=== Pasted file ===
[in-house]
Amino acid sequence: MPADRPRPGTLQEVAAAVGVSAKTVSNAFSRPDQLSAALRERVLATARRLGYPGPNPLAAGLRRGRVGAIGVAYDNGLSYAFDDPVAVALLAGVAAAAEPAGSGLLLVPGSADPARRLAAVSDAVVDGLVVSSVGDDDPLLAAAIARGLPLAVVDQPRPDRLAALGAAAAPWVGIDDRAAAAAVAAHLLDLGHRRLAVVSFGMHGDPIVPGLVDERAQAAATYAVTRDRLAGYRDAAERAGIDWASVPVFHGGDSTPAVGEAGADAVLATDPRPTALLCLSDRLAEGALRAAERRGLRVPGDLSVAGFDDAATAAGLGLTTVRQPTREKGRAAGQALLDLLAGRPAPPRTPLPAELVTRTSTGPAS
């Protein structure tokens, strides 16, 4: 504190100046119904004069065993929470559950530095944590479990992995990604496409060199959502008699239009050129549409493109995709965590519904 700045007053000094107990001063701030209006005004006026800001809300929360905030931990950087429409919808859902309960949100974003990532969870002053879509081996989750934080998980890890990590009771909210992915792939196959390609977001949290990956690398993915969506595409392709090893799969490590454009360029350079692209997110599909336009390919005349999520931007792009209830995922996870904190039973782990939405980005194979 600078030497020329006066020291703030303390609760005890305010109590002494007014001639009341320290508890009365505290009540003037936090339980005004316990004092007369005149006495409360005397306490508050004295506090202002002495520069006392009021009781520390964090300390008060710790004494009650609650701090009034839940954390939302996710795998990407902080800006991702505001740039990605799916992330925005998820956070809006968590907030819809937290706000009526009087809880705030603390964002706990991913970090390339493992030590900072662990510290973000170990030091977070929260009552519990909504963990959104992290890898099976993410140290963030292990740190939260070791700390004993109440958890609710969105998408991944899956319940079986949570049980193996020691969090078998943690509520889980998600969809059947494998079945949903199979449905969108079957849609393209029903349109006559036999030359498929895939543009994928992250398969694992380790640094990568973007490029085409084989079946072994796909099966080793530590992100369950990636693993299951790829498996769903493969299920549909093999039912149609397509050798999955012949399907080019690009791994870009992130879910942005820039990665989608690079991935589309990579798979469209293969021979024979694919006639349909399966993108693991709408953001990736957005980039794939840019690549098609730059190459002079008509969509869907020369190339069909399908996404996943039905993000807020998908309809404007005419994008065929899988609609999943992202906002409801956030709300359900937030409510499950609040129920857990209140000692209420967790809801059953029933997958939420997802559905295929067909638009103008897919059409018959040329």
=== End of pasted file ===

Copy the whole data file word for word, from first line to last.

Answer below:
[in-house]
Amino acid sequence: MPADRPRPGTLQEVAAAVGVSAKTVSNAFSRPDQLSAALRERVLATARRLGYPGPNPLAAGLRRGRVGAIGVAYDNGLSYAFDDPVAVALLAGVAAAAEPAGSGLLLVPGSADPARRLAAVSDAVVDGLVVSSVGDDDPLLAAAIARGLPLAVVDQPRPDRLAALGAAAAPWVGIDDRAAAAAVAAHLLDLGHRRLAVVSFGMHGDPIVPGLVDERAQAAATYAVTRDRLAGYRDAAERAGIDWASVPVFHGGDSTPAVGEAGADAVLATDPRPTALLCLSDRLAEGALRAAERRGLRVPGDLSVAGFDDAATAAGLGLTTVRQPTREKGRAAGQALLDLLAGRPAPPRTPLPAELVTRTSTGPAS
């Protein structure tokens, strides 16, 4: 504190100046119904004069065993929470559950530095944590479990992995990604496409060199959502008699239009050129549409493109995709965590519904 700045007053000094107990001063701030209006005004006026800001809300929360905030931990950087429409919808859902309960949100974003990532969870002053879509081996989750934080998980890890990590009771909210992915792939196959390609977001949290990956690398993915969506595409392709090893799969490590454009360029350079692209997110599909336009390919005349999520931007792009209830995922996870904190039973782990939405980005194979 600078030497020329006066020291703030303390609760005890305010109590002494007014001639009341320290508890009365505290009540003037936090339980005004316990004092007369005149006495409360005397306490508050004295506090202002002495520069006392009021009781520390964090300390008060710790004494009650609650701090009034839940954390939302996710795998990407902080800006991702505001740039990605799916992330925005998820956070809006968590907030819809937290706000009526009087809880705030603390964002706990991913970090390339493992030590900072662990510290973000170990030091977070929260009552519990909504963990959104992290890898099976993410140290963030292990740190939260070791700390004993109440958890609710969105998408991944899956319940079986949570049980193996020691969090078998943690509520889980998600969809059947494998079945949903199979449905969108079957849609393209029903349109006559036999030359498929895939543009994928992250398969694992380790640094990568973007490029085409084989079946072994796909099966080793530590992100369950990636693993299951790829498996769903493969299920549909093999039912149609397509050798999955012949399907080019690009791994870009992130879910942005820039990665989608690079991935589309990579798979469209293969021979024979694919006639349909399966993108693991709408953001990736957005980039794939840019690549098609730059190459002079008509969509869907020369190339069909399908996404996943039905993000807020998908309809404007005419994008065929899988609609999943992202906002409801956030709300359900937030409510499950609040129920857990209140000692209420967790809801059953029933997958939420997802559905295929067909638009103008897919059409018959040329």